Just in: Med school is pushing students to the brink
Long hours. Crushing debt. Fierce competition.
New research published in JAMA shows the stresses of medical school are taking a hefty toll: 27 percent of students worldwide suffer from symptoms of depression, and 11 percent report thoughts of suicide.
“We were surprised by the high prevalence,” said study author Dr. Douglas Mata of Brigham and Women’s Hospital and Harvard Medical School. He said that those who screen positive for suicidal ideation are 100 times more likely to take their own life.
Depression rates in North America were far higher than in Europe. Mata noted that US students face a particularly high debt burden, often upward of $250,000, and urged medical schools to offer counseling and to relieve both the workload and the competition.
“I’m a big proponent of going to pass-fail grading,” he said, noting that both Harvard and Baylor College of Medicine are making that switch. “It places more emphasis on learning for your patients and the sake of learning, and removes the superficial graded aspect.”
Zag of the Day: Keeping a closer eye on cancer patients
Cancer research is a booming business. But because Phase 1 clinical trials typically involve drugs previously not tested on humans, they require intensive patient monitoring — and medical facilities aren’t always prepared for that level of oversight.
So the Smilow Cancer Hospital at Yale-New Haven recently unveiled the Phase I Clinical Trial Infusion Center, which now serves roughly 200 patients a week in more than three dozen trials. The roughly 6,000-square-foot facility features 11 semi-private infusion bays, one private room with a bed, and a dining lounge (key for patients and family members whose treatment days can span 12 hours). The nursing station faces the infusion rooms, to keep everyone in sight.
“We don’t know sometimes what these drugs can do to their bodies,” said Kathleen Moseman, who helps manage the infusion center. “Patients can change in a moment.”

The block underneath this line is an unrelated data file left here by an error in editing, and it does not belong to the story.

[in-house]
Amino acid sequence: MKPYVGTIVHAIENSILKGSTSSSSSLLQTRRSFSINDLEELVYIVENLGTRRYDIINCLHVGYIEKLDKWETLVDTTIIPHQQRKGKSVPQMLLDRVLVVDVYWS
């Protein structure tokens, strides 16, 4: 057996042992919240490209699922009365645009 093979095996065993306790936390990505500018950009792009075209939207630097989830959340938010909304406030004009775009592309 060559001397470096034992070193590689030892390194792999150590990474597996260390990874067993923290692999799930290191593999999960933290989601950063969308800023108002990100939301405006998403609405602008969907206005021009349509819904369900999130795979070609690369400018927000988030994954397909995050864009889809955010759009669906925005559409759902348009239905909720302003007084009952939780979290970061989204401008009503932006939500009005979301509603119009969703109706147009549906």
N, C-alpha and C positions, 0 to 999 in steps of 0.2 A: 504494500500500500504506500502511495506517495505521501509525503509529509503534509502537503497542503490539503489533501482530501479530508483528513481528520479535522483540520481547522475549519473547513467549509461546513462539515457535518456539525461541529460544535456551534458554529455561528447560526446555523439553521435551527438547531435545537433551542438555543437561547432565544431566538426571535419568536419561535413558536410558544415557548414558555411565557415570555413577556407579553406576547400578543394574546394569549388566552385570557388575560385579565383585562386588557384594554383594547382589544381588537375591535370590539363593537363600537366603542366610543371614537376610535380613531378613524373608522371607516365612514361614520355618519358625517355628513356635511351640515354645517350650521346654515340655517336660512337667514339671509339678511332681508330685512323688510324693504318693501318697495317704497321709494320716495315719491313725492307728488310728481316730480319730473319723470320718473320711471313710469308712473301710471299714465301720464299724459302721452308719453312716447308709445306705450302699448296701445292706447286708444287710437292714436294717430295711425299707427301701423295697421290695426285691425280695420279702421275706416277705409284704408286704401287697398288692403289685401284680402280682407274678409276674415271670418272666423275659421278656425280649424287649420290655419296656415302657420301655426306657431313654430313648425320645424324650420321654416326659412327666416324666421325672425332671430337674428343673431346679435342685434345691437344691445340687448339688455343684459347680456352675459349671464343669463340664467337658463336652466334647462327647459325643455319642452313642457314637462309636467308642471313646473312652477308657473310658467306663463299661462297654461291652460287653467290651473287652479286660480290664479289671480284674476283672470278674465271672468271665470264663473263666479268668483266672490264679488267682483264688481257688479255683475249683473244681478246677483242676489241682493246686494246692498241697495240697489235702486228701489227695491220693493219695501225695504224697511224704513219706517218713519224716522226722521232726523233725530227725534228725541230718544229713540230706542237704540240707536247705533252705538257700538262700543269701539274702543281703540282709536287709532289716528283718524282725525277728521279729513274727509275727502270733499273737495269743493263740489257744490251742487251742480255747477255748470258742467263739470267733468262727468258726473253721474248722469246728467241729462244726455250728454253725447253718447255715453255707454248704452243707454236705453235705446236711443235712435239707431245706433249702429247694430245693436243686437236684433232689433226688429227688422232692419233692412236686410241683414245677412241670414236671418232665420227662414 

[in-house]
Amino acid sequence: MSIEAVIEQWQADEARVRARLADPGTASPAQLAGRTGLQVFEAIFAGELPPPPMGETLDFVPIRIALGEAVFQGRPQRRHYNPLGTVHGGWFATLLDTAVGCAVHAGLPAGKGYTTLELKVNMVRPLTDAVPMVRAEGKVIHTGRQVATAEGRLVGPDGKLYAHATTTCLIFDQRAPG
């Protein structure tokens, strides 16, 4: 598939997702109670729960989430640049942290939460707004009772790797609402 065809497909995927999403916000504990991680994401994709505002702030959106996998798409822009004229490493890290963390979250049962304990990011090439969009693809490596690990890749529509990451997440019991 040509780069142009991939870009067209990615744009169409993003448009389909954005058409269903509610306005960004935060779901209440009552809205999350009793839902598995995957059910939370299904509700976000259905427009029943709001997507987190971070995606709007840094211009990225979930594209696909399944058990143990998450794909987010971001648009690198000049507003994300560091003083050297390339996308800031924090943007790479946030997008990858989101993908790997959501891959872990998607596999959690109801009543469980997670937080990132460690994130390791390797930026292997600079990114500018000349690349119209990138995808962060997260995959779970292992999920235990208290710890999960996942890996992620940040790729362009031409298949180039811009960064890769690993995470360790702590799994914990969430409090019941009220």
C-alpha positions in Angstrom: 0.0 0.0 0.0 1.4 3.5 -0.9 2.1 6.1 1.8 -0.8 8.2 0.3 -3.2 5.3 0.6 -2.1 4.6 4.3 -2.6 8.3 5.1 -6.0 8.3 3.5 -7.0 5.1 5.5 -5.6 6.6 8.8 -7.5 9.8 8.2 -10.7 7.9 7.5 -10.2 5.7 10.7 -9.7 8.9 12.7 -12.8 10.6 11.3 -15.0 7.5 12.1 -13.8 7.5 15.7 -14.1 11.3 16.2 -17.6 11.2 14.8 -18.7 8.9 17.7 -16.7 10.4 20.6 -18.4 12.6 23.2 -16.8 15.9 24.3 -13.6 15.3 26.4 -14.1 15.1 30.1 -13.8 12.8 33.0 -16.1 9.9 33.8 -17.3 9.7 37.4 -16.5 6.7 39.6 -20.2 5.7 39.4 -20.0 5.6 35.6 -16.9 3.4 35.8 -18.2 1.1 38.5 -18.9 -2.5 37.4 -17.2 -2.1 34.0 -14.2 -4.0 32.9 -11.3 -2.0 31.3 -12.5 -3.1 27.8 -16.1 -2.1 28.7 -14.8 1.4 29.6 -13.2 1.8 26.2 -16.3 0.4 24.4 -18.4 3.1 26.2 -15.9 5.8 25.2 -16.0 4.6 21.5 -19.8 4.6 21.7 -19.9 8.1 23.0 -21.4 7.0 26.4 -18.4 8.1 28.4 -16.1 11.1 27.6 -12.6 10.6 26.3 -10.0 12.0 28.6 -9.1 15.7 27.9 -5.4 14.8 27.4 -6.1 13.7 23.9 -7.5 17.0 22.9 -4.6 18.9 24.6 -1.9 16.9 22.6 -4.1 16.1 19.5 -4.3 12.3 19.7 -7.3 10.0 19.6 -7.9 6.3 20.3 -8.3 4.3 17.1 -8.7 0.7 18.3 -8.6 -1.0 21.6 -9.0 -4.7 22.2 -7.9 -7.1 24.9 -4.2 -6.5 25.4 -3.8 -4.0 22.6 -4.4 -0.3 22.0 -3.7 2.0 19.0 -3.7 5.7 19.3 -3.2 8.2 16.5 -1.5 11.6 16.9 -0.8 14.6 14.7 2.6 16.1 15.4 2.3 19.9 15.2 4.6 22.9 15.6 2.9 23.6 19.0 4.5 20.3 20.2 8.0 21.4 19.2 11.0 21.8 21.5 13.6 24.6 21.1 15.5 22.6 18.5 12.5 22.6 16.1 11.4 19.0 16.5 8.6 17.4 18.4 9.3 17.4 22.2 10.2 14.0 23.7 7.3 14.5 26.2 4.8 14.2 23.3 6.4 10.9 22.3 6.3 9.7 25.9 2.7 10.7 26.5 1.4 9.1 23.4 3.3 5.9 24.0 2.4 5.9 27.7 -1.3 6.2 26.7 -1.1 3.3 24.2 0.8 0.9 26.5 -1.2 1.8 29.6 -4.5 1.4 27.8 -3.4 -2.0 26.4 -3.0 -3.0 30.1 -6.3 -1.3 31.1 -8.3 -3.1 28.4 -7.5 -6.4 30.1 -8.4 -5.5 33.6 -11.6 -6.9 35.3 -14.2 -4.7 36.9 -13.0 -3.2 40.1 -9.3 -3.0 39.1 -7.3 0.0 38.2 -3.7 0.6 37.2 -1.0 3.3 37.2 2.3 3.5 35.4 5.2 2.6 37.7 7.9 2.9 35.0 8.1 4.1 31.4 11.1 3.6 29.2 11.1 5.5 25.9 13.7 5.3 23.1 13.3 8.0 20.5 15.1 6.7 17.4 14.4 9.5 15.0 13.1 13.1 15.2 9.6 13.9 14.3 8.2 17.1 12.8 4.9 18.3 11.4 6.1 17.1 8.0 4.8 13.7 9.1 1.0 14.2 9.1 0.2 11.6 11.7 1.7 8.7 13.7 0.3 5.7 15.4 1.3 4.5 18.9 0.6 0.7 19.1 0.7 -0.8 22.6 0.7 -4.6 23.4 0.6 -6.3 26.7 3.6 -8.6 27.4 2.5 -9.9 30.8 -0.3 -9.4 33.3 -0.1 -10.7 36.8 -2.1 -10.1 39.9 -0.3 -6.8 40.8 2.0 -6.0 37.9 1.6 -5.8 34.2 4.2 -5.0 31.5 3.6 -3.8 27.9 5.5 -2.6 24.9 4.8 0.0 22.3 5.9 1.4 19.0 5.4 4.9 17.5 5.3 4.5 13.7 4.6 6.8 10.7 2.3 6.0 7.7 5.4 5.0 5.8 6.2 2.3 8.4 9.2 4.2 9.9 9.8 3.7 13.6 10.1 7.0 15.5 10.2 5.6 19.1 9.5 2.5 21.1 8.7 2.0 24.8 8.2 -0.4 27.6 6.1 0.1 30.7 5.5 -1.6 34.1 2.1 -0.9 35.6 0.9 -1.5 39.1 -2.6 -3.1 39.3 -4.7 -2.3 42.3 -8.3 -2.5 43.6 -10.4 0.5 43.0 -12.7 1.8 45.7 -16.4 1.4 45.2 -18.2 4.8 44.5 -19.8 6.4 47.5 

Are today’s doctors prepared to handle house calls?
By 2060, the number of patients over age 65 will double, to 98 million.
Caring for more people in their homes will help preserve access to care, but is the medical profession prepared to do such house calls?
In a First Opinion for STAT, Drs. Katherine T. O’Brien and June M. McKoy point out a number of critical gaps in training, such as management of urinary and feeding tubes, and treatment of infected wounds. It’s not glamorous work, but teaching it is crucial if house calls are to make a comeback.
In praise of data keepers: A difficult search finds answers in Kansas City
Dr. Ashish Gupta of Cleveland was trying to study the best treatments for acquired aplastic anemia
in pediatric patients. But the disease, which can lead to life-threatening complications, is exceedingly rare.
In Kansas City, he found his treasure trove: A database of cases from more than 45 children’s hospitals.
“Honestly, it’s a gold mine,” Gupta said of the database, known as Pediatric Health Information System
, which is operated by the Children’s Hospital Association. It delivered to him 5,000 cases to examine from across the country.
From the data, Gupta eventually came to an important conclusion
— that children struggling with the disease fared better when they got a bone marrow transplant as soon as possible. Currently, if a matched, related donor is not available, the standard of care is immunosuppressive therapy. But Gupta determined that transplants from even unrelated donors are giving patients a better chance. "Children particularly tolerate transplants better than adults," Gupta said.
It remains to be seen whether that finding will lead better outcomes. But Gupta noted that having the data to help pry open the black box was a huge benefit. “You can see what happened with every single hospital admission, which is amazing,” Gupta said. “It really expands the options for your research.”
- Pulled from a pond, a virus makes medical history (STAT)
- Why doctors and hospitals are telling patients, ‘Show me the money!’ (Kaiser)
- Dana Farber re-thinks strategy after ad appears on controversial Breitbart site (Boston Globe)
- A lesson in life’s end for aspiring medical students (STAT)
- Hospital groups say ACA repeal could cost billions (FierceHealthcare)